Bressler  SB, Qin  H, Beck  RW,  et al; Diabetic Retinopathy Clinical Research Network.  Factors associated with changes in visual acuity and central subfield thickness at 1 year after treatment for diabetic macular edema with ranibizumab. Arch Ophthalmol. 2012;130(9):1153-1161.
PubMedArticle
12.
Tranos  PG, Tsaousis  KT, Vakalis  AN, Asteriades  S, Pavesio  CE.  Long-term follow-up of inflammatory cystoid macular edema. Retina. 2012;32(8):1624-1628.
PubMedArticle
13.
Aiello  LP, Edwards  AR, Beck  RW,  et al; Diabetic Retinopathy Clinical Research Network.  Factors associated with improvement and worsening of visual acuity 2 years after focal/grid photocoagulation for diabetic macular edema. Ophthalmology. 2010;117(5):946-953.
PubMedArticle
14.
Scott  IU, VanVeldhuisen  PC, Oden  NL,  et al; Standard Care versus Corticosteroid for Retinal Vein Occlusion Study Investigator Group.  Baseline predictors of visual acuity and retinal thickness outcomes in patients with retinal vein occlusion: Standard Care Versus Corticosteroid for Retinal Vein Occlusion Study report 10. Ophthalmology. 2011;118(2):345-352.
PubMedArticle
15.
Coscas  G, Gaudric  A.  Natural course of nonaphakic cystoid macular edema. Surv Ophthalmol. 1984;28(suppl):471-484.
PubMedArticle
16.
Shin  HJ, Chung  H, Kim  HC.  Association between integrity of foveal photoreceptor layer and visual outcome in retinal vein occlusion. Acta Ophthalmol. 2011;89(1):e35-e40. doi:10.1111/j.1755-3768.2010.02063.x.
PubMedArticle
17.
Ota  M, Tsujikawa  A, Kita  M,  et al.  Integrity of foveal photoreceptor layer in central retinal vein occlusion. Retina. 2008;28(10):1502-1508.
PubMedArticle
18.
Pelosini  L, Hull  CC, Boyce  JF, McHugh  D, Stanford  MR, Marshall  J.  Optical coherence tomography may be used to predict visual acuity in patients with macular edema. Invest Ophthalmol Vis Sci. 2011;52(5):2741-2748.
PubMedArticle
Original Investigation
July 2015

Association of Disorganization of Retinal Inner Layers With Vision After Resolution of Center-Involved Diabetic Macular Edema

Author Affiliations
  • 1Vitreoretinal Service, Department of Ophthalmology and Visual Neurosciences, University of Minnesota, Minneapolis
  • 2Department of Ophthalmology, Cairo University, Cairo, Egypt
  • 3medical student, University of Minnesota Medical School, Minneapolis
  • 4Biostatistical Design and Analysis Center, Clinical and Translational Science Institute, University of Minnesota, Minneapolis
JAMA Ophthalmol. 2015;133(7):820-825. doi:10.1001/jamaophthalmol.2015.0972
Abstract

Importance  Macular edema (ME) prognosis and treatment response vary according to the underlying abnormalities. Biomarkers of visual acuity (VA) improvement could influence management decisions in different types of ME.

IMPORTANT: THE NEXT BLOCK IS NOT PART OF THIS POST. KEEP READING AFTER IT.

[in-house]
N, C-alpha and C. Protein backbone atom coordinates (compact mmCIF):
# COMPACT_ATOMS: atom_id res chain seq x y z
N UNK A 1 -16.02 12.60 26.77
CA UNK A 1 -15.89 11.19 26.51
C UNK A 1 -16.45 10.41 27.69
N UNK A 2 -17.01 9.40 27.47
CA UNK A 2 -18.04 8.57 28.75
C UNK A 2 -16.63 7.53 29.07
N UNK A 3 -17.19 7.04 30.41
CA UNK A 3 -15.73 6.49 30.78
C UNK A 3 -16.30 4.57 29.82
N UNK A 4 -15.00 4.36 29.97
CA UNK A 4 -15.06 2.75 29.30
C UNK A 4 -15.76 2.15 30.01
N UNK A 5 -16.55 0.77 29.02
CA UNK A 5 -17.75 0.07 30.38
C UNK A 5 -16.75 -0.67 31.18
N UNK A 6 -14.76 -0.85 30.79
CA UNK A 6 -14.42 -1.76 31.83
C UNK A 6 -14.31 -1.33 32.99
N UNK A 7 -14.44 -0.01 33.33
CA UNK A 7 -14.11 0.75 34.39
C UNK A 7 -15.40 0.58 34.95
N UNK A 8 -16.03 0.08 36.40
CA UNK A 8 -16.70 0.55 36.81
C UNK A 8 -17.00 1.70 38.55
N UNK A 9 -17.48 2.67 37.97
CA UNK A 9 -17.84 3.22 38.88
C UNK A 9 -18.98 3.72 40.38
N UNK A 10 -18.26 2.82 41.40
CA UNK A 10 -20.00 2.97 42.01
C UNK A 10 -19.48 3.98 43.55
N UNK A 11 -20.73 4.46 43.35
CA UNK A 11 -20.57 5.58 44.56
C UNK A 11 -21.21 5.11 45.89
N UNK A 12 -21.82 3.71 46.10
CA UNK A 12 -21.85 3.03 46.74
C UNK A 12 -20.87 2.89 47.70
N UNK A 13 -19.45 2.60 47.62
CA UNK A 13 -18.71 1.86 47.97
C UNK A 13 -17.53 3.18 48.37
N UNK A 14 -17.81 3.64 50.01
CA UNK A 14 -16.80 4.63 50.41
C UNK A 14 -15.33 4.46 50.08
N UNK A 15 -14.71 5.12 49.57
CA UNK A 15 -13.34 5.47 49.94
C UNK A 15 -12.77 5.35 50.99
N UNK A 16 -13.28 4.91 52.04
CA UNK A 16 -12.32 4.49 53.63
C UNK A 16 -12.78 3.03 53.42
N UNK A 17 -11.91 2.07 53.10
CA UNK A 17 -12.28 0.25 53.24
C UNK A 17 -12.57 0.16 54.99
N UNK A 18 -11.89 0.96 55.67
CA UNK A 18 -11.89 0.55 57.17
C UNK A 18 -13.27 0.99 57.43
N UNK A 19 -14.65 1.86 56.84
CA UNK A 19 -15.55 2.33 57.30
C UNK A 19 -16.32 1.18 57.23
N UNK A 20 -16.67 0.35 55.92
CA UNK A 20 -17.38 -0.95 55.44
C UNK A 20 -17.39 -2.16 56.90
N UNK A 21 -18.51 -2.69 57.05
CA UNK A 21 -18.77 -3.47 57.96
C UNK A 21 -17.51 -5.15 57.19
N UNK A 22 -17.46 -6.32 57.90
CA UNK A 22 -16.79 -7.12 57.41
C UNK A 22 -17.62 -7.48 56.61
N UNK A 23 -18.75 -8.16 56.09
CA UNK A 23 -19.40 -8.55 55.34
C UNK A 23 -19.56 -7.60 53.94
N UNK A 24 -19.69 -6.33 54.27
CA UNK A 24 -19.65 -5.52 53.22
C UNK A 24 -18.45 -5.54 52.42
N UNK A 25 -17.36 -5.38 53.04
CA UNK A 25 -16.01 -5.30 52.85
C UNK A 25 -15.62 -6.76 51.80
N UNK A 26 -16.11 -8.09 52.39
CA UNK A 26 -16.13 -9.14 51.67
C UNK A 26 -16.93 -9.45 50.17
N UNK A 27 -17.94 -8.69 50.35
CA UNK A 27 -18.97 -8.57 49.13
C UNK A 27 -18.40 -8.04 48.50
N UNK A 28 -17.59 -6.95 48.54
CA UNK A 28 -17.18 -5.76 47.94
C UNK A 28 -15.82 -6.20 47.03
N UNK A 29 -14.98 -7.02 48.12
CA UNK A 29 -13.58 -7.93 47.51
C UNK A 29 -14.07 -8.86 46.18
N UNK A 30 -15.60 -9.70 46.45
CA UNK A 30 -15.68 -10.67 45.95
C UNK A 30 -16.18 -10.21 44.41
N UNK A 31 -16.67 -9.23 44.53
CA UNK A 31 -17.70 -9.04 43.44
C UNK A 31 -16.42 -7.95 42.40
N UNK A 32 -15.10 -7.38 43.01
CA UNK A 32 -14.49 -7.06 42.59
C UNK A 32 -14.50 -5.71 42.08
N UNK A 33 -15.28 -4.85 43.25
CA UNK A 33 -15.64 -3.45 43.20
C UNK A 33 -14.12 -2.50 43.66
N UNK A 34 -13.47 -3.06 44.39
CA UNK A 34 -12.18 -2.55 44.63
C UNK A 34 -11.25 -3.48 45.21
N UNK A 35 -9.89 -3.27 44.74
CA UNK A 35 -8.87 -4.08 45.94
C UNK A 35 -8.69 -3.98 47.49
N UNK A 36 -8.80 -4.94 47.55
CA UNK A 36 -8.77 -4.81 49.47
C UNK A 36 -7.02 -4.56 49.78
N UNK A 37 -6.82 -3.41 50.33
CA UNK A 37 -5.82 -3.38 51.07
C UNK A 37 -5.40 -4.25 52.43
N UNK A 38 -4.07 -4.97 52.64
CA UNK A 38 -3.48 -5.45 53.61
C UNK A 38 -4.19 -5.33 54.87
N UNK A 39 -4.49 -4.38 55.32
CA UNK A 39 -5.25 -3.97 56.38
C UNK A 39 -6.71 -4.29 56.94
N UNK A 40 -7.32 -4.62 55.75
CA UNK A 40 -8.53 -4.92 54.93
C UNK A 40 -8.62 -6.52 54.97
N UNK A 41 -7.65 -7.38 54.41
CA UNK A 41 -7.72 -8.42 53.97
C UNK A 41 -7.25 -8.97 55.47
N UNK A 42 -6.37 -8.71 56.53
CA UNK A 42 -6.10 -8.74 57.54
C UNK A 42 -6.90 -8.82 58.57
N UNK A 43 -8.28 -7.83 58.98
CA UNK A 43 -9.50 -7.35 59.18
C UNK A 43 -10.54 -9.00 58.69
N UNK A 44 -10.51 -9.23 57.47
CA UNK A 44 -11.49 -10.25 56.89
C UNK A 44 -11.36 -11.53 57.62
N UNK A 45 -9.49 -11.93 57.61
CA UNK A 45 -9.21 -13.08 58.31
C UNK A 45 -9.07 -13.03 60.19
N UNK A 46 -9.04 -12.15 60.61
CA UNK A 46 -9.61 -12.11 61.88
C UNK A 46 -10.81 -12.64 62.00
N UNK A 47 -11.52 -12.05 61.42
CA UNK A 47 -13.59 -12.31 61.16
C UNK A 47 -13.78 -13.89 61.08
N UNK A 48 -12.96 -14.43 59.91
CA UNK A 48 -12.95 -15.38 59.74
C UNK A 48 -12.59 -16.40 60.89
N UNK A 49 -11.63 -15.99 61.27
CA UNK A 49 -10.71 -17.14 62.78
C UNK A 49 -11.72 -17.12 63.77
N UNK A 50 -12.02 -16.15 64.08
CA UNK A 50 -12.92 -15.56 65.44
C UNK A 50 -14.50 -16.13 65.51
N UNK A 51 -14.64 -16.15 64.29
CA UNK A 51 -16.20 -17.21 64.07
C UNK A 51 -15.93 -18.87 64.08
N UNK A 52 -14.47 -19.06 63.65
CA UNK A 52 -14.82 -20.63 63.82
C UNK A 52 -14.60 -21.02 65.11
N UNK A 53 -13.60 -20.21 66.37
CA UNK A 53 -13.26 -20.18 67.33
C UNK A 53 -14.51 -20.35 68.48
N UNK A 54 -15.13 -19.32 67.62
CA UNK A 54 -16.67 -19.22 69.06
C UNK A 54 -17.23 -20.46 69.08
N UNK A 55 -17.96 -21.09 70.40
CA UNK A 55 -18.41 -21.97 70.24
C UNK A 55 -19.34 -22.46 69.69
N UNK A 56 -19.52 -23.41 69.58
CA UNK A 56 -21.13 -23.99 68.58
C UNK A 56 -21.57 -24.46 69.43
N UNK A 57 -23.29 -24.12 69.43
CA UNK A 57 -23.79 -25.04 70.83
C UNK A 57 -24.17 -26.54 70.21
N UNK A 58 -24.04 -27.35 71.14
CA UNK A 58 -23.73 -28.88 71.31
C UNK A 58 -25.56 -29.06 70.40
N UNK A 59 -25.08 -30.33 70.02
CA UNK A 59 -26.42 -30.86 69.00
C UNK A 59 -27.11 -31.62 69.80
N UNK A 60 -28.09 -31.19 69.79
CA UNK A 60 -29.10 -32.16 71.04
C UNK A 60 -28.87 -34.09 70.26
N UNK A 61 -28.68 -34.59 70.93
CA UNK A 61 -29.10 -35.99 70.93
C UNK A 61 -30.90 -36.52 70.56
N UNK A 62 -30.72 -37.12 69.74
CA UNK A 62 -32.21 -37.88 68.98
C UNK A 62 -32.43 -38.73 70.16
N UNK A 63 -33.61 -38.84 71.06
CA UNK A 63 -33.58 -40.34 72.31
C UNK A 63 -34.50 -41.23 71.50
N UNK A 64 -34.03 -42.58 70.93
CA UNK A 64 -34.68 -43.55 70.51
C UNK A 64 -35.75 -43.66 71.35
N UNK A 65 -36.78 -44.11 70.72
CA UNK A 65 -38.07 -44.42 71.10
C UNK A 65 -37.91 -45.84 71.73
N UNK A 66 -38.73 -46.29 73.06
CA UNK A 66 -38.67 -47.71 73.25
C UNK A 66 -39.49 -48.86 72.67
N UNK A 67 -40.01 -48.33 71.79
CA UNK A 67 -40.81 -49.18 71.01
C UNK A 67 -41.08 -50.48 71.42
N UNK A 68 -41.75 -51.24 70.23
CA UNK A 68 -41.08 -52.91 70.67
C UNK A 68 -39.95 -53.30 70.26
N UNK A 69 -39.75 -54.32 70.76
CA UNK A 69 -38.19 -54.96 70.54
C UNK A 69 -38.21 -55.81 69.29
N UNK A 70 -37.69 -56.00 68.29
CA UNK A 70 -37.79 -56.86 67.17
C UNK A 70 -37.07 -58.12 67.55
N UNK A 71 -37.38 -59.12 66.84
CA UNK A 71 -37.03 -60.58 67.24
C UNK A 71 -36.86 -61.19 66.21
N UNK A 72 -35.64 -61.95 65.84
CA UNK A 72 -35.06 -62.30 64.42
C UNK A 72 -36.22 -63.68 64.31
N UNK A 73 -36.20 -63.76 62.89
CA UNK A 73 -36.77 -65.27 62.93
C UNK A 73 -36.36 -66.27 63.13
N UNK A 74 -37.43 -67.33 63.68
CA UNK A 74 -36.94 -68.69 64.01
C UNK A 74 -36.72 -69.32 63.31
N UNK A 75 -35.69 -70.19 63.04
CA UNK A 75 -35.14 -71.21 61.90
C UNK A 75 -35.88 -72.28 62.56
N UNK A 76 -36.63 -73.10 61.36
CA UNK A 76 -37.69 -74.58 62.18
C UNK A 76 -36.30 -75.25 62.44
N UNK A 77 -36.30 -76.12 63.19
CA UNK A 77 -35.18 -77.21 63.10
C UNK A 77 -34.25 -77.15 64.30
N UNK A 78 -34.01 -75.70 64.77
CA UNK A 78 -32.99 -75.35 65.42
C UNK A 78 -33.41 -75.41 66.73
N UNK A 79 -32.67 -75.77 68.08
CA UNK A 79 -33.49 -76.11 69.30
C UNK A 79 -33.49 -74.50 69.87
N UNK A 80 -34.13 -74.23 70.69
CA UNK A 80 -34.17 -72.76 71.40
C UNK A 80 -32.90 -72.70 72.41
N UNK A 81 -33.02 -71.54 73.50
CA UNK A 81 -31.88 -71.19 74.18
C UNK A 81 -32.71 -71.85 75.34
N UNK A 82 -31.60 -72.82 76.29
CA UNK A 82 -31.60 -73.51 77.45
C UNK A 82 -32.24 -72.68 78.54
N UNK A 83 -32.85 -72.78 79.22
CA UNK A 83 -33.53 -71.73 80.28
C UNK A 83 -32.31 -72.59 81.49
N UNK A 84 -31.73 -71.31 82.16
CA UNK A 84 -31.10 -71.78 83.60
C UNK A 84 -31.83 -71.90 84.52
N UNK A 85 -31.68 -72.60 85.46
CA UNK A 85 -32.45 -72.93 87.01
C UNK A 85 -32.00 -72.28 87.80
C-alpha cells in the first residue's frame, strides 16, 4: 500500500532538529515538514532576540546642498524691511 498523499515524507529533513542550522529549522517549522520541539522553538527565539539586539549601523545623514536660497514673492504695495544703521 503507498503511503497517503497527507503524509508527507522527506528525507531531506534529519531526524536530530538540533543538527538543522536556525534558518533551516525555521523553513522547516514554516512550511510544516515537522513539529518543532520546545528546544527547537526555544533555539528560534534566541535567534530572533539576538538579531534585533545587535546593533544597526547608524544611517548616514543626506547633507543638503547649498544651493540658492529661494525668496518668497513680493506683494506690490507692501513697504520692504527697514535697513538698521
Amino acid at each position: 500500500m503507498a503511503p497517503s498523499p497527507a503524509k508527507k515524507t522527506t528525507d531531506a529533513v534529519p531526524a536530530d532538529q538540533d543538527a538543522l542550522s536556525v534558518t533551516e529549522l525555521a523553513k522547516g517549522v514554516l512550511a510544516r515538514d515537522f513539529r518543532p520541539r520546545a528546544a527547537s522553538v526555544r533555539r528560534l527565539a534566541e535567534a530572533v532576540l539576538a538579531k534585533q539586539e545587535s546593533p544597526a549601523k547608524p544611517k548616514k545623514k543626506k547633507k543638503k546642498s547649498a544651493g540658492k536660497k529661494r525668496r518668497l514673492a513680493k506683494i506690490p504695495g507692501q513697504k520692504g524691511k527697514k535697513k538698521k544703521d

Objective  To investigate whether disorganization of retinal inner layers (DRIL) and other spectral-domain optical coherence tomography (SD-OCT)–derived variables are associated with subsequent VA after ME resolution in both nondiabetic and diabetic ME.

Design, Setting, and Participants  A retrospective, longitudinal cohort study in which Snellen VA testing and SD-OCT macular imaging were performed, was conducted at a tertiary referral eye center for retinal diseases. The medical records of all patients with ME from December 1, 2010, to December 31, 2012, were reviewed. The date of the last follow-up was June 1, 2013. Participants included 55 patients (70 eyes) with center-involved ME that had resolved during an 8-month period. Patients were grouped based on the source of ME (diabetic vs nondiabetic). Exclusion criteria included significant media opacity interfering with good-quality SD-OCT image acquisition. Masked graders analyzed the central 1500-μm macular region for changes, including cysts, DRIL length and extent, and outer retinal layers disruption. Intragrader and intergrader agreement Spearman rank correlation coefficients ranged from 0.70 to 0.93 for quantitative measurement, and κ values ranged from 0.88 to 1.00 for qualitative grading.

Main Outcomes and Measures  Visual acuity and morphologic changes measured on SD-OCT.

Results  In both groups, VA after ME resolution correlated with baseline VA. In diabetic ME involving a multivariable model including baseline VA and DRIL, total length was associated with subsequent VA as determined by a parameter estimate (PE) of 0.0003 (95% CI, 0-0.0006) (P = .03). The VA change during the 8-month period, after adjusting for baseline VA, was best associated with DRIL change (PE, 0.0002 [95% CI, 0-0.0003]; P = .04). Participants whose DRIL resolved, both early and late, showed improvement in their VA deficit at 8 months (least squares mean [SE], 41.3 [28.5] and 40.9 [37.5], respectively) compared with nonresolvers, whether inconsistent or persistent, whose VA worsened. After adjustment for baseline VA, eyes with persistent DRIL showed the largest difference in VA deficit compared with those with no baseline DRIL (−89.6 [27.2] vs 49.7 [19.6], respectively; P = .006).